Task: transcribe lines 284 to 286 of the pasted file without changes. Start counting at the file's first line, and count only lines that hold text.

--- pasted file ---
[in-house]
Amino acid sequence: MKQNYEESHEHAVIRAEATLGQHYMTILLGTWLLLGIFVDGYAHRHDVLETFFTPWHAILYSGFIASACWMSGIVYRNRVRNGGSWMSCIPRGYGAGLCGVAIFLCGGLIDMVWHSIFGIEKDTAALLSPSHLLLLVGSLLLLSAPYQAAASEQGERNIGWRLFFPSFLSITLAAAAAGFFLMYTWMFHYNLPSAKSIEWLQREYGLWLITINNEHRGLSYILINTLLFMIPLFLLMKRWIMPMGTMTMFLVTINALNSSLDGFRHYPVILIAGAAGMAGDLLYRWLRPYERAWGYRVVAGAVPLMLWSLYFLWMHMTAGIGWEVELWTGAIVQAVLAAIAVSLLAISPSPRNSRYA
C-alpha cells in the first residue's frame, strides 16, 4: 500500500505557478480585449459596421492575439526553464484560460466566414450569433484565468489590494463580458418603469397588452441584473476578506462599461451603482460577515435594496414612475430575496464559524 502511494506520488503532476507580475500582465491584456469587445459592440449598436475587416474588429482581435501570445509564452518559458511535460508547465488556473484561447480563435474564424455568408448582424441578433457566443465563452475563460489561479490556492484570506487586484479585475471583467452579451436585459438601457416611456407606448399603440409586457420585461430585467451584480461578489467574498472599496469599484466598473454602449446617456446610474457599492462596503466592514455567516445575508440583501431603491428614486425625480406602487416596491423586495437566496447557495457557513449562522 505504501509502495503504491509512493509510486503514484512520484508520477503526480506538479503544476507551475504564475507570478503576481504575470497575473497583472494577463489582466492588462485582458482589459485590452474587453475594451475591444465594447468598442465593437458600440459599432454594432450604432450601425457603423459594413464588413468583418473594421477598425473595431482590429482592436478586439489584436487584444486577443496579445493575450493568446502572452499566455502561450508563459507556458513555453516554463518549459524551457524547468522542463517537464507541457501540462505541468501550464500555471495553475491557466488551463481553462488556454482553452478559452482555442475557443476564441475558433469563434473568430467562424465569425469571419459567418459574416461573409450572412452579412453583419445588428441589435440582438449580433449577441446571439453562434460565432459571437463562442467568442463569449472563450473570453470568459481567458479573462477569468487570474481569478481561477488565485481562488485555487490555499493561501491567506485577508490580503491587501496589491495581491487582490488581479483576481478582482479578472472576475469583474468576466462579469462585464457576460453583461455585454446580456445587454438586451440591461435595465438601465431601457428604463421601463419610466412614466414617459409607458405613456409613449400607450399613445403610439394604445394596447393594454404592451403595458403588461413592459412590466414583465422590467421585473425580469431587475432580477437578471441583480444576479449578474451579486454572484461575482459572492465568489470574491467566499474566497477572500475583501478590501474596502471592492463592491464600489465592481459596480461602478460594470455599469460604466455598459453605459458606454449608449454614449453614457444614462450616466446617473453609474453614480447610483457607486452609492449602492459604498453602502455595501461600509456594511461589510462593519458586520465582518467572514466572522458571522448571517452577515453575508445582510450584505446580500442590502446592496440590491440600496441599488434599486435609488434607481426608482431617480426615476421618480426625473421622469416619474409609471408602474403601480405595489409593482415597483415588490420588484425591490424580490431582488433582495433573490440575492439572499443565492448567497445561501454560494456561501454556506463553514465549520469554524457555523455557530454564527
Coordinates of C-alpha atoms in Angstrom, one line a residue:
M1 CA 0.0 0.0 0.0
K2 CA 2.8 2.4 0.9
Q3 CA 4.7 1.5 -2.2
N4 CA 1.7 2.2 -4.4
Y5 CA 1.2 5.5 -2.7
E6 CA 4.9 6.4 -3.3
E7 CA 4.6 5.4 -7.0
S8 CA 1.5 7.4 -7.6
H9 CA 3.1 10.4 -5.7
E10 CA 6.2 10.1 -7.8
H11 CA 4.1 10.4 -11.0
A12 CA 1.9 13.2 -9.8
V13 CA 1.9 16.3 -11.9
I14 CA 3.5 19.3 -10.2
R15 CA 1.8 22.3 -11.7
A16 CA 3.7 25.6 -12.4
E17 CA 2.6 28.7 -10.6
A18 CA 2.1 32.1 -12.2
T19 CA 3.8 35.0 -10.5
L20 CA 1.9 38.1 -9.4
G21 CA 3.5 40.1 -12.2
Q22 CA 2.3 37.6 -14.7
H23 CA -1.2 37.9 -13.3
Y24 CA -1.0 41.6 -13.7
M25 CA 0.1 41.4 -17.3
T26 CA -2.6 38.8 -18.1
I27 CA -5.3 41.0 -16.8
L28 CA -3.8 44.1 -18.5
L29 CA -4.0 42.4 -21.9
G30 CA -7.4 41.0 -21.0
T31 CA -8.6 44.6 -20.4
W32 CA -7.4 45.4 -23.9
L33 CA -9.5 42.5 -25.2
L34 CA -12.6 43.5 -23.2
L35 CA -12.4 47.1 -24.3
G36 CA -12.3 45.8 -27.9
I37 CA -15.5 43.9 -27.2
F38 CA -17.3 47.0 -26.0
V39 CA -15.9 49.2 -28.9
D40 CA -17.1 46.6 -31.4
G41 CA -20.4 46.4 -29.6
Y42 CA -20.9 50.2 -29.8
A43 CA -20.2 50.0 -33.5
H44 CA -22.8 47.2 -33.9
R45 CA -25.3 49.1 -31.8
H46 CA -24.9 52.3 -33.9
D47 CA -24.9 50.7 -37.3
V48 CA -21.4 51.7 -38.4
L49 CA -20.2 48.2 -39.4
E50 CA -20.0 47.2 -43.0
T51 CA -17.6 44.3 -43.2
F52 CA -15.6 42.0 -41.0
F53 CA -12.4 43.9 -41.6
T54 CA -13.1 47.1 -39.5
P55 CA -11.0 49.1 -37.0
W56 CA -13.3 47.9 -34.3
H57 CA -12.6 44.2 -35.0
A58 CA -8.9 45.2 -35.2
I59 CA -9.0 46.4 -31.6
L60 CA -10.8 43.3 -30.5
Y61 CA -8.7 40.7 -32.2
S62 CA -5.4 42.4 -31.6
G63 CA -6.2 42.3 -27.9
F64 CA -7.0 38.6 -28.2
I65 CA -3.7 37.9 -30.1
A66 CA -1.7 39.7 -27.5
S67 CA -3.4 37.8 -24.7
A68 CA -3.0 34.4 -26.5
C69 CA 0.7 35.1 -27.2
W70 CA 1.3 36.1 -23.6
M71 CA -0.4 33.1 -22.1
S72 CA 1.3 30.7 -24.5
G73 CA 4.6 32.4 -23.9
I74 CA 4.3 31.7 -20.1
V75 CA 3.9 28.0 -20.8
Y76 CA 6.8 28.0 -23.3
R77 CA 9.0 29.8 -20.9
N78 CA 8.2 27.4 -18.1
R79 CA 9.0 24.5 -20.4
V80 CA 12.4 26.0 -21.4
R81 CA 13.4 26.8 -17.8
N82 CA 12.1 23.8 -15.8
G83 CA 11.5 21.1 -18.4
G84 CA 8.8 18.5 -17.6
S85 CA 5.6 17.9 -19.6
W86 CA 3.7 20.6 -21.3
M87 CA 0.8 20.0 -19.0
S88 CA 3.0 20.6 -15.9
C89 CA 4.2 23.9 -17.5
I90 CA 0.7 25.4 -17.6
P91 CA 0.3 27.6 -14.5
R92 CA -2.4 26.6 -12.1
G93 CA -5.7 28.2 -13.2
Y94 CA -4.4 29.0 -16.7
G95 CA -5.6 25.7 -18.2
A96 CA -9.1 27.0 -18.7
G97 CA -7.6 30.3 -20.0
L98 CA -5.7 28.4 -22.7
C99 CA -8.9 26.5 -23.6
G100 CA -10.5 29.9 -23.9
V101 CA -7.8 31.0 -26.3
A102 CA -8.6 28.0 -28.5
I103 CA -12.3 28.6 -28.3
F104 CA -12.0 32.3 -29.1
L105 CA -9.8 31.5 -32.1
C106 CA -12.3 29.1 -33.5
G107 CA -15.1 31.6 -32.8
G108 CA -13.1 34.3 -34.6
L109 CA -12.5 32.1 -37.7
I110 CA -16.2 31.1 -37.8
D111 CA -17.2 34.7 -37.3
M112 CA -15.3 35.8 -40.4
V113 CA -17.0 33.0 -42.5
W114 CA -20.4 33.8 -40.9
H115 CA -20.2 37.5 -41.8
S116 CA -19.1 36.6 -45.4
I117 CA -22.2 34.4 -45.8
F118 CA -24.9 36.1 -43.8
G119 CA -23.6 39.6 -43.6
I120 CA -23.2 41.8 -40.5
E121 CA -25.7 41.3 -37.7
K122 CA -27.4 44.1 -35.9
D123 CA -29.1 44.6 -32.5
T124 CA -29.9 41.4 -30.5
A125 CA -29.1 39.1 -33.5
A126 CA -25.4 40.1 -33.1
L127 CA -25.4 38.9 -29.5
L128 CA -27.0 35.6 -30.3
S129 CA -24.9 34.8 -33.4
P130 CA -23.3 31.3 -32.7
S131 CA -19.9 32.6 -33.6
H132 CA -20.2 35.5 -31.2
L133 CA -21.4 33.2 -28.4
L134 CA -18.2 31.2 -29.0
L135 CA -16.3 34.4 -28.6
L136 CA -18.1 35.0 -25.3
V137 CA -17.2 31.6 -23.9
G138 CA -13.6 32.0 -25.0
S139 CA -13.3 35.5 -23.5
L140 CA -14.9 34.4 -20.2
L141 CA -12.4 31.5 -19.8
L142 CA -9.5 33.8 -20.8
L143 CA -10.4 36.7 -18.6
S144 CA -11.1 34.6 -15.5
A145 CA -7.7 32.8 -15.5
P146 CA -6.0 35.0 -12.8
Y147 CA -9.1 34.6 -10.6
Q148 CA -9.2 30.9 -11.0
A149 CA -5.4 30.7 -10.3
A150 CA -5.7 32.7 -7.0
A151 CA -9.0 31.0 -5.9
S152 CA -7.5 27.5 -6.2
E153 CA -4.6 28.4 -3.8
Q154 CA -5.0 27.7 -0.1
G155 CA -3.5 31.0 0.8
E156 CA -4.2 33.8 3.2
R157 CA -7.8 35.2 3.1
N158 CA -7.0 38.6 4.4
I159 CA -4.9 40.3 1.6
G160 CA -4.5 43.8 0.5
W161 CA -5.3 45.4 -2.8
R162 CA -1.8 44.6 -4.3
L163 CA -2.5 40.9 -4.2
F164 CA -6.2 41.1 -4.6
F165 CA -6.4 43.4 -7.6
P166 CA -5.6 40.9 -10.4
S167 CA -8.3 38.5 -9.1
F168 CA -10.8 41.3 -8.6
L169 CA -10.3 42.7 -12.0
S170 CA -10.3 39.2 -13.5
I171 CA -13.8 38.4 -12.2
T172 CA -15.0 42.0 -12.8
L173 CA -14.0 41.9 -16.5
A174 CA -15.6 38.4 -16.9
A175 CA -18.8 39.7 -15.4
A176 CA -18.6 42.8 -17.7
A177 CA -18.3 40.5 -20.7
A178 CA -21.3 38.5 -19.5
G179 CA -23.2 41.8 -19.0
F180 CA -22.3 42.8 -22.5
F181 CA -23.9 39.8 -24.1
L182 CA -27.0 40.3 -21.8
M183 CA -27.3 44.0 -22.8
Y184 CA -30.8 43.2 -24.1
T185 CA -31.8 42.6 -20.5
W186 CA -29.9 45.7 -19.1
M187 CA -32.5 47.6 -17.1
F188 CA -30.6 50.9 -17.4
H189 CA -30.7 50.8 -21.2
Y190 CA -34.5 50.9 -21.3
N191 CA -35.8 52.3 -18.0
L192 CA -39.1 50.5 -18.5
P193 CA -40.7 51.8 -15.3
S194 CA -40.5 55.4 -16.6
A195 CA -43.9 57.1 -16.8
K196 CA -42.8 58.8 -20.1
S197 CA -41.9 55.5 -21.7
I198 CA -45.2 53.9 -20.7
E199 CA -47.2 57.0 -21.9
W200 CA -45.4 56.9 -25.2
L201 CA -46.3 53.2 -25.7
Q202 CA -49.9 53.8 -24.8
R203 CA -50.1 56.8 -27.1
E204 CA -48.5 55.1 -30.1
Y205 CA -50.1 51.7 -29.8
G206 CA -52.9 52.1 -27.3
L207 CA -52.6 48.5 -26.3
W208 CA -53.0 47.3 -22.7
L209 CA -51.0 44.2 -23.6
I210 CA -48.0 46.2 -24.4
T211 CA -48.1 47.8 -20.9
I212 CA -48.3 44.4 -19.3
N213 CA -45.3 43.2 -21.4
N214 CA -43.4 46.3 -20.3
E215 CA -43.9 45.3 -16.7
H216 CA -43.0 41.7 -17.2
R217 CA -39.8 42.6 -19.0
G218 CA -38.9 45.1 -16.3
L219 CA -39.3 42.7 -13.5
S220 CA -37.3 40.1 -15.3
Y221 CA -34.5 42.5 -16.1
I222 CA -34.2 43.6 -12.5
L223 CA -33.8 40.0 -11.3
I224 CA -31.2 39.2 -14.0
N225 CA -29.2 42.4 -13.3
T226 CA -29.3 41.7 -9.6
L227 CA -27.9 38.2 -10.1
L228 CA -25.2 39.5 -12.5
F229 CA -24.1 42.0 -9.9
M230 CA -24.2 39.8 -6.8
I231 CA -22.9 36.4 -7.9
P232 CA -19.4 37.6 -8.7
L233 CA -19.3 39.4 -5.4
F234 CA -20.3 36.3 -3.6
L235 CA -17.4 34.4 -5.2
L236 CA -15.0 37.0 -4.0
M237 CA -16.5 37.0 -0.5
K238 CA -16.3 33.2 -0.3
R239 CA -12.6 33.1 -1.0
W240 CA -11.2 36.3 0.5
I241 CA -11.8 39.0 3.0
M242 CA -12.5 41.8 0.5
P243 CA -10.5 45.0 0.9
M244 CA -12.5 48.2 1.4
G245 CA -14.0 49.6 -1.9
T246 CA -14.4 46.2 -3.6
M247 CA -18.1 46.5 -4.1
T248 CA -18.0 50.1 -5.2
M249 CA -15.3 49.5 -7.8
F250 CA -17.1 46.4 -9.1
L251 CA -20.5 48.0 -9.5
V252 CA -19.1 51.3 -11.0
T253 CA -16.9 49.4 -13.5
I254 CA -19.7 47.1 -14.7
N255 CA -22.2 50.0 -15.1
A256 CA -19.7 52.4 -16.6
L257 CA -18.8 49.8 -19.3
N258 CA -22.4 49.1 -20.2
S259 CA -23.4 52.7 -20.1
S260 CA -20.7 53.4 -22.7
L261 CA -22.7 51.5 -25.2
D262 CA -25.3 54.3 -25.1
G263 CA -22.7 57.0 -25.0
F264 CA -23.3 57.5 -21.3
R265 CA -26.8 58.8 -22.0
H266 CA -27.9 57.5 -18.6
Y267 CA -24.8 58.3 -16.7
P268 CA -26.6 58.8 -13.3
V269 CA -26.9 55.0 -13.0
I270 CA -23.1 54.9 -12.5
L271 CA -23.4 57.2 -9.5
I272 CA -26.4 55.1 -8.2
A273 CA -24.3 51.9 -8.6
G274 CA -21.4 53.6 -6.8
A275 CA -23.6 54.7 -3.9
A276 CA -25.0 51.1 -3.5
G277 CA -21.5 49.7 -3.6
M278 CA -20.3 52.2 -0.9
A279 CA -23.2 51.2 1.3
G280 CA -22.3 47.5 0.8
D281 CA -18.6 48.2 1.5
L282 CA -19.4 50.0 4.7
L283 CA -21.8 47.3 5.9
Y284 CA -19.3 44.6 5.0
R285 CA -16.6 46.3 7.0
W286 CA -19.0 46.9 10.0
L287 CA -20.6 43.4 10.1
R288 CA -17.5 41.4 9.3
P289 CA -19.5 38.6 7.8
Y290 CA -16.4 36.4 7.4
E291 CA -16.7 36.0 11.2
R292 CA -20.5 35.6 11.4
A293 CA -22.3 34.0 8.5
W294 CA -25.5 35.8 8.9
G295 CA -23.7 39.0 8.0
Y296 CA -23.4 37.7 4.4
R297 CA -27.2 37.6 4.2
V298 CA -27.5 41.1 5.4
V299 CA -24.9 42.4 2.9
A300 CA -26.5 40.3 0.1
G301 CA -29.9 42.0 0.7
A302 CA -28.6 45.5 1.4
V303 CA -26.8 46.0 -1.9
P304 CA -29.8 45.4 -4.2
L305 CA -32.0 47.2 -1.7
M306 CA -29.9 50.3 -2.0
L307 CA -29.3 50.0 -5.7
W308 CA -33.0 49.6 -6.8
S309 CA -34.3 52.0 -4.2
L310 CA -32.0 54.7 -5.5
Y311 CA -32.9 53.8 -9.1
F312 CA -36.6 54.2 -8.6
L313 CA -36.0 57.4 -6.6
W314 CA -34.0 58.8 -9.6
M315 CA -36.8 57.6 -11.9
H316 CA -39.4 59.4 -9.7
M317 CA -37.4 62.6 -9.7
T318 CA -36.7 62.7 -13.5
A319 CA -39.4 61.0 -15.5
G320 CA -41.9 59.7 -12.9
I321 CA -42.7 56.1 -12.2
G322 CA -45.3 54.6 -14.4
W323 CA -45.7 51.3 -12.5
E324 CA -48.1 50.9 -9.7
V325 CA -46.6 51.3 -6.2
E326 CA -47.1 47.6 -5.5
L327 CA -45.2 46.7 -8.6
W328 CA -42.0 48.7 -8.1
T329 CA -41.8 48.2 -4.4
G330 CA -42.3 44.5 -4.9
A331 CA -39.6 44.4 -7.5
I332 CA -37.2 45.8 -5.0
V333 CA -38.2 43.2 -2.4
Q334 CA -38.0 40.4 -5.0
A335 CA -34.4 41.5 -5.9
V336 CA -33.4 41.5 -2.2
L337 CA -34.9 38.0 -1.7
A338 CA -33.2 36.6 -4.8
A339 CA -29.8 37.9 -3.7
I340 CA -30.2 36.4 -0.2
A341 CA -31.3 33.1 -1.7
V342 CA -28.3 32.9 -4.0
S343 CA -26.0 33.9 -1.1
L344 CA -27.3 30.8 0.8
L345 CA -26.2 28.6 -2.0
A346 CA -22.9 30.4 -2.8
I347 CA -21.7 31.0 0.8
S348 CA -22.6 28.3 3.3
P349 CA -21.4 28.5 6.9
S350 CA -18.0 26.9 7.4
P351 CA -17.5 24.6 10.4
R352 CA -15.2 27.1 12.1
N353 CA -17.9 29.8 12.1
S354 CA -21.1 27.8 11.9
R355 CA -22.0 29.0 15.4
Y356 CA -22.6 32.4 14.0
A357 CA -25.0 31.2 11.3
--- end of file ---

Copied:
G280 CA -22.3 47.5 0.8
D281 CA -18.6 48.2 1.5
L282 CA -19.4 50.0 4.7